Sergio González: After defending his dissertation at the University of Wisconsin-Madison in May, our newest colleague took a quick breather before getting back to work on researching Latinx communities and religious spaces in the U.S. Midwest. As part of an Andrew W. Mellon Foundation/Humanities Without Walls consortium-funded project called “Building Sustainable Worlds: Latinx Placemaking in the Midwest,”he joined Latinx scholars from across the region for a writing conference at the University of Iowa in August. The collaborative will be publishing an anthology about Midwestern Latinx placemaking next year. In the meantime, take a look at their appearance on Iowa City public televisionto learn more about the team’s research!

Lezlie Knox: “My summer was occupied with teaching 18 students in the online medieval survey; organizing the Midwest Medieval History conference, which will meet at Marquette over Fall Break; working on an edited collection of papers from the “Franciscan Women: Medieval and Beyond Conference,” working on articles, and organizing notes from the manuscript work in Italy from the fall.”

9780190681388Jim Marten finished up a five-year term as editor of the Journal of the History of Childhood and Youth, published the Oxford Very Short Introduction to the History of Childhood(too short to be a tome, too long to be a pamphlet), rounded up authors for two edited projects—one the Oxford Handbook of the History of Youth Cultureand one (co-edited with Caroline E. Janney from UVA) on “Buying and Selling the Civil War,” and launched a travel/history blog called Proceed to the Route.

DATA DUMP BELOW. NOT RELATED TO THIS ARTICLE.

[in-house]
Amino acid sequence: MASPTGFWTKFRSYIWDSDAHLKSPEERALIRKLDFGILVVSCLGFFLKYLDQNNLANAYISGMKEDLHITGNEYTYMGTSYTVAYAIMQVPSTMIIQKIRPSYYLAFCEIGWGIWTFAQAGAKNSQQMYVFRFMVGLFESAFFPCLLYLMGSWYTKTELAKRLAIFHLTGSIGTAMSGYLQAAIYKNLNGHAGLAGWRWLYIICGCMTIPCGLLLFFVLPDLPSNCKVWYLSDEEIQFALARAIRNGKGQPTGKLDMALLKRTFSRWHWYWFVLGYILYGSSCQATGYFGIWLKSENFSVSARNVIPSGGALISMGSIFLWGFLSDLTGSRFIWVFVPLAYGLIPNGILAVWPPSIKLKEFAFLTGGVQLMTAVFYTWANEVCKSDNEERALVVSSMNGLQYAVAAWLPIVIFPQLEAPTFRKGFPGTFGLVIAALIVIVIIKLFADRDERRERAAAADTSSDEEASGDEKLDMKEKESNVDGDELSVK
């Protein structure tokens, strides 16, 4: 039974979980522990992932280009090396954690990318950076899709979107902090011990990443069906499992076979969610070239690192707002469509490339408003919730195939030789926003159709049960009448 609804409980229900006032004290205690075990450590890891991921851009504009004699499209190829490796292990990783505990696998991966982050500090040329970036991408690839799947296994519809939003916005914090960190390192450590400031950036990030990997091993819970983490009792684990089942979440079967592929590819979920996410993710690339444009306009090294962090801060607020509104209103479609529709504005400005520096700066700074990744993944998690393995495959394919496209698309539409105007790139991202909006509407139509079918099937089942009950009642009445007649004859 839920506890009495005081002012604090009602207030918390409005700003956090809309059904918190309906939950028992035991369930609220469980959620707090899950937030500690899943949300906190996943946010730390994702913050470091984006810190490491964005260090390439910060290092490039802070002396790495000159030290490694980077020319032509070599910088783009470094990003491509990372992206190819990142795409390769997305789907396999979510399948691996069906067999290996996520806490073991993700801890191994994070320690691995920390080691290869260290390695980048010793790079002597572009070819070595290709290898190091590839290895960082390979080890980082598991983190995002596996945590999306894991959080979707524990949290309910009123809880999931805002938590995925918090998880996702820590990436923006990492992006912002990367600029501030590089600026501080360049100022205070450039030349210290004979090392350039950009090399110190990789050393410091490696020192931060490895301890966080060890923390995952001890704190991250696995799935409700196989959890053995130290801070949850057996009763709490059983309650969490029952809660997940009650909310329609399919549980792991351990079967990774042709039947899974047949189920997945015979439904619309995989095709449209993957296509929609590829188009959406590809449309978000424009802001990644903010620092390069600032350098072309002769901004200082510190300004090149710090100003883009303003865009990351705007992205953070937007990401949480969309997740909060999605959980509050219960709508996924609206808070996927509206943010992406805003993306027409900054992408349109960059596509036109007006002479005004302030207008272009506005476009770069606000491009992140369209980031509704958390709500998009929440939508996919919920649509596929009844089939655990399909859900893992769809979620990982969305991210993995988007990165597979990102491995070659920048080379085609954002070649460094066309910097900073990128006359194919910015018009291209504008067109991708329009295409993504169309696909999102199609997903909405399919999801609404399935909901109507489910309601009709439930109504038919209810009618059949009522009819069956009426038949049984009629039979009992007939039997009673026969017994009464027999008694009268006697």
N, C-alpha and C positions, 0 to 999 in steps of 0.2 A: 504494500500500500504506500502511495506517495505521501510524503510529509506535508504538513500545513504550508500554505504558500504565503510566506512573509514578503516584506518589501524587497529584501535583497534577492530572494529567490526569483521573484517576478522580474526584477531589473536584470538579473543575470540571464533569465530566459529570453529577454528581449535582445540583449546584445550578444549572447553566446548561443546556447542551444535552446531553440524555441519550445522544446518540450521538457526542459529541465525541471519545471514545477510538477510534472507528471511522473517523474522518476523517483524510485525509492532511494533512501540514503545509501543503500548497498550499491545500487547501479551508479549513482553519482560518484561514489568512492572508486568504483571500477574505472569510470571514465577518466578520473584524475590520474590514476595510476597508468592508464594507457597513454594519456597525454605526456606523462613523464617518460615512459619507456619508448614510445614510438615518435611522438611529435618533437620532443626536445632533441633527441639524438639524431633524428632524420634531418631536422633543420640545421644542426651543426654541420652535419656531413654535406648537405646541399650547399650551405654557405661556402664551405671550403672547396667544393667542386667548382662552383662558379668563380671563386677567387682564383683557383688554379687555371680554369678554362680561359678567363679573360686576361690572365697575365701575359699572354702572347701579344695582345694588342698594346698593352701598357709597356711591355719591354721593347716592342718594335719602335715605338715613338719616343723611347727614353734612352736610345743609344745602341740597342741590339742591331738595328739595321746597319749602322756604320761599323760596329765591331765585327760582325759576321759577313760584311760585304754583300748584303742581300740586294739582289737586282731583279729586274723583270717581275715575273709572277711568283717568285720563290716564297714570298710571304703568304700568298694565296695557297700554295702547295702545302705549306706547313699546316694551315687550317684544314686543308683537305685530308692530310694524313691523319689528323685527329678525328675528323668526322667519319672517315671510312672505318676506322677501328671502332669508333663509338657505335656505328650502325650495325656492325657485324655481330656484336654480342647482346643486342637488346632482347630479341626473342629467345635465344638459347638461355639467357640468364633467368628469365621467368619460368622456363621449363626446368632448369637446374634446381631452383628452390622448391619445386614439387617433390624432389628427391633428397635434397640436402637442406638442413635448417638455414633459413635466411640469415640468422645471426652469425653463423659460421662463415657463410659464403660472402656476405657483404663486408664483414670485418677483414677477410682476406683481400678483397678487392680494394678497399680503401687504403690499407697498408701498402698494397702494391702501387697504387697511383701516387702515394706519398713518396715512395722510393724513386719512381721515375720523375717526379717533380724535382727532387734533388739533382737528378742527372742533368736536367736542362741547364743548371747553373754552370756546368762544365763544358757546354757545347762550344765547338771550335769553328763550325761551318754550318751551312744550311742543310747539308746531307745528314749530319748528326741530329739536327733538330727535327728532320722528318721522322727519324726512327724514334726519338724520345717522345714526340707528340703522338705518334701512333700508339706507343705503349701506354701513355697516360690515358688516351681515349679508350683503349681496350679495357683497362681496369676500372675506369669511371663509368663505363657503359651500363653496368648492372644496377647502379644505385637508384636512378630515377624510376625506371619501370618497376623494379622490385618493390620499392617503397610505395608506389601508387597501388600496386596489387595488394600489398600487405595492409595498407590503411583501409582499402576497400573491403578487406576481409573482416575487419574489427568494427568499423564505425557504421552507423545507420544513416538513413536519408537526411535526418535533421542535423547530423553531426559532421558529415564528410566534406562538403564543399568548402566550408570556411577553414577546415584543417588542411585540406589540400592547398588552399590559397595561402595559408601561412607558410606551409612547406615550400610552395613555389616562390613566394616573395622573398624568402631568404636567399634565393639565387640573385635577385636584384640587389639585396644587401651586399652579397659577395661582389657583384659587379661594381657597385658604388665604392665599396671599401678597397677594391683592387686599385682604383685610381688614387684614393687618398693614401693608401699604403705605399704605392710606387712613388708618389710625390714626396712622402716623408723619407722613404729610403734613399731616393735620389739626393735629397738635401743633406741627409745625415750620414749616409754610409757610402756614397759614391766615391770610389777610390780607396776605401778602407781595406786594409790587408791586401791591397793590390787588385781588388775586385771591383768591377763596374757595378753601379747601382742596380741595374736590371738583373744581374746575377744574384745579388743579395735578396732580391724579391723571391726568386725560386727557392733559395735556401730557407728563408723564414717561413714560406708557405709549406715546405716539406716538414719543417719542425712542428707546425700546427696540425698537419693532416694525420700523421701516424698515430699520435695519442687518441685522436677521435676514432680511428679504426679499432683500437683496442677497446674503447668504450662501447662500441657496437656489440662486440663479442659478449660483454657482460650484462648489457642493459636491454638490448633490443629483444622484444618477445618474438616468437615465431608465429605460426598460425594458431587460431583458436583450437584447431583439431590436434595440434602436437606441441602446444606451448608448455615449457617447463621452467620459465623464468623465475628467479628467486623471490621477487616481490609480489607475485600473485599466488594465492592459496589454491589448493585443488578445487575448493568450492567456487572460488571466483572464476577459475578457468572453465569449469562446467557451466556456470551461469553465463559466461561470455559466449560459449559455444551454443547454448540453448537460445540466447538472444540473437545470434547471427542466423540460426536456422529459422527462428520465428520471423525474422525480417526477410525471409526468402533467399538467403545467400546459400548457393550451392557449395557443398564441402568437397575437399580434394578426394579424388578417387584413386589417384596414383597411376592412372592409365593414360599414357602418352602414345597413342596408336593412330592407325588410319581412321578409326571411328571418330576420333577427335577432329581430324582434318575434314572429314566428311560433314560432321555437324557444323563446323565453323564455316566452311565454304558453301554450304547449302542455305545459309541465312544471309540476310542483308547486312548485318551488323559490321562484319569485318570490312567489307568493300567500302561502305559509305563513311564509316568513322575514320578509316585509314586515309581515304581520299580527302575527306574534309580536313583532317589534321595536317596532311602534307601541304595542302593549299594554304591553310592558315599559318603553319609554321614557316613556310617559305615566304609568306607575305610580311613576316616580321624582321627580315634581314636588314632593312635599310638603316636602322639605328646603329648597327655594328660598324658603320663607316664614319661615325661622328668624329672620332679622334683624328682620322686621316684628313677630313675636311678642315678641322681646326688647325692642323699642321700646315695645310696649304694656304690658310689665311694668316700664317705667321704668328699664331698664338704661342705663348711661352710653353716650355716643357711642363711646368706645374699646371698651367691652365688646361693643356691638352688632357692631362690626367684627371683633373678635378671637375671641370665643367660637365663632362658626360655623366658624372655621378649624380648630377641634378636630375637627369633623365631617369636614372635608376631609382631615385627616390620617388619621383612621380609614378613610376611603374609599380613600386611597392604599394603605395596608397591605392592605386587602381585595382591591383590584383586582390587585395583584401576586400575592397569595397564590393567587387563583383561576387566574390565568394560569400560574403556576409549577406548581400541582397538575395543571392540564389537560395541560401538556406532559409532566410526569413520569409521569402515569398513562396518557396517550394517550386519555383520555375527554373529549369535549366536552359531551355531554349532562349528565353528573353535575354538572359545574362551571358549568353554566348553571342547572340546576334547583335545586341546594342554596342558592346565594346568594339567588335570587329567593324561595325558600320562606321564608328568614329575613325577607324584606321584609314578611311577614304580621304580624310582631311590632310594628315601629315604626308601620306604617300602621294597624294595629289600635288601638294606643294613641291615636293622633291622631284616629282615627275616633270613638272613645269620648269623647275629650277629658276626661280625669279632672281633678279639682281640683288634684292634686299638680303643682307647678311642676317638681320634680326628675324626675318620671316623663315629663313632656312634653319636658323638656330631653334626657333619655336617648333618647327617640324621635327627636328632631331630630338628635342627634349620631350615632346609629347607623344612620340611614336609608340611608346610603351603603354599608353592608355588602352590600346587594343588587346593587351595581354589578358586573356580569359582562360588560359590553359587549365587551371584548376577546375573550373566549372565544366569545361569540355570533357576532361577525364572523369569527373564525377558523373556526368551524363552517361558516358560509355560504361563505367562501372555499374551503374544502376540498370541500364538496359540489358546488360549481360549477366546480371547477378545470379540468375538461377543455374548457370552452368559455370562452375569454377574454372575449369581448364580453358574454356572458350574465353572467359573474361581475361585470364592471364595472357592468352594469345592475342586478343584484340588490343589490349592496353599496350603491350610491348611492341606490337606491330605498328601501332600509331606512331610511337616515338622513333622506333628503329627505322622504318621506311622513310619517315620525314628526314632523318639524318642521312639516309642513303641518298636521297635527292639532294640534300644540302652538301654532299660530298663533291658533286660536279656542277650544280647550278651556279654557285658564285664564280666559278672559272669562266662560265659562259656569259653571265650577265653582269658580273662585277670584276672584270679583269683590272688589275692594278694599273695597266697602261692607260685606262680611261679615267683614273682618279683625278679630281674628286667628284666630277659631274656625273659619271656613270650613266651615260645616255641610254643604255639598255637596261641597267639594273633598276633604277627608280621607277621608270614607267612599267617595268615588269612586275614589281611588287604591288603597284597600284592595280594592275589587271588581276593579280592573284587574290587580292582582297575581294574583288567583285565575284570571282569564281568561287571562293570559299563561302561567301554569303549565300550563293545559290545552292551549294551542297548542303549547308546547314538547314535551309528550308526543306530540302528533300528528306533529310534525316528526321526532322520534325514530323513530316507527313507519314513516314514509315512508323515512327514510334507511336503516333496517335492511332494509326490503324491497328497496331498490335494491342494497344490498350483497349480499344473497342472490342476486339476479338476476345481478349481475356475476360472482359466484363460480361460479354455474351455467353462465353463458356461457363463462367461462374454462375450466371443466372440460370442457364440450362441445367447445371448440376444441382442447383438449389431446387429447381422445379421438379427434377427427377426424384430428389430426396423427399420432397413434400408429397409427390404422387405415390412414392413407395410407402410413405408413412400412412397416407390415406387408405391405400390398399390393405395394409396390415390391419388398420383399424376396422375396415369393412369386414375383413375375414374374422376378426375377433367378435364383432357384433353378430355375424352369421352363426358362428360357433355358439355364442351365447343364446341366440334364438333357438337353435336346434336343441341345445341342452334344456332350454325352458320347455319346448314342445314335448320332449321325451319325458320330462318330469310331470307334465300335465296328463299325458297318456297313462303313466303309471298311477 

Timothy McMahon spent part of the spring and summer in Ireland, where he researched his project on the emergence of two distinct national identities in Ireland between 1910 and 1930, attended several conferences and delivered a number of public lectures, and, along the way, met the president of Ireland, Michael Higgins (see below).tim

Daniel Meissner: Before finishing up his Fulbright year in China, Dan dug through Hong Kong archives and libraries for information on George Seward and 19th century American political/economic interests in China.

Patrick Mullins: ” I continued my research on how eighteenth-century Americans interpreted and commemorated the civil war, regicide, and republic of seventeenth-century England, and how this contested historical memory shaped colonial responses to British Crown policy in the 1760s and 1770s. In addition to reading published primary and secondary sources, I examined material commemorations, from English ceramics honoring Charles II’s narrow escape from Cromwellian capture (at the Chipstone Foundation in Fox Point) to Benjamin West’s epic painting celebrating the Stuart Restoration (at the Milwaukee Art Museum).  I also provided testimony to a Milwaukee County task force in favor of preservation of the Mitchell Park Domes and worked to advance that cause with the Milwaukee Preservation Alliance and the National Trust for History Preservation. If you’d like to learn more about this preservation effort, take a look at https://savingplaces.org/places/the-domes. Save Our Domes!”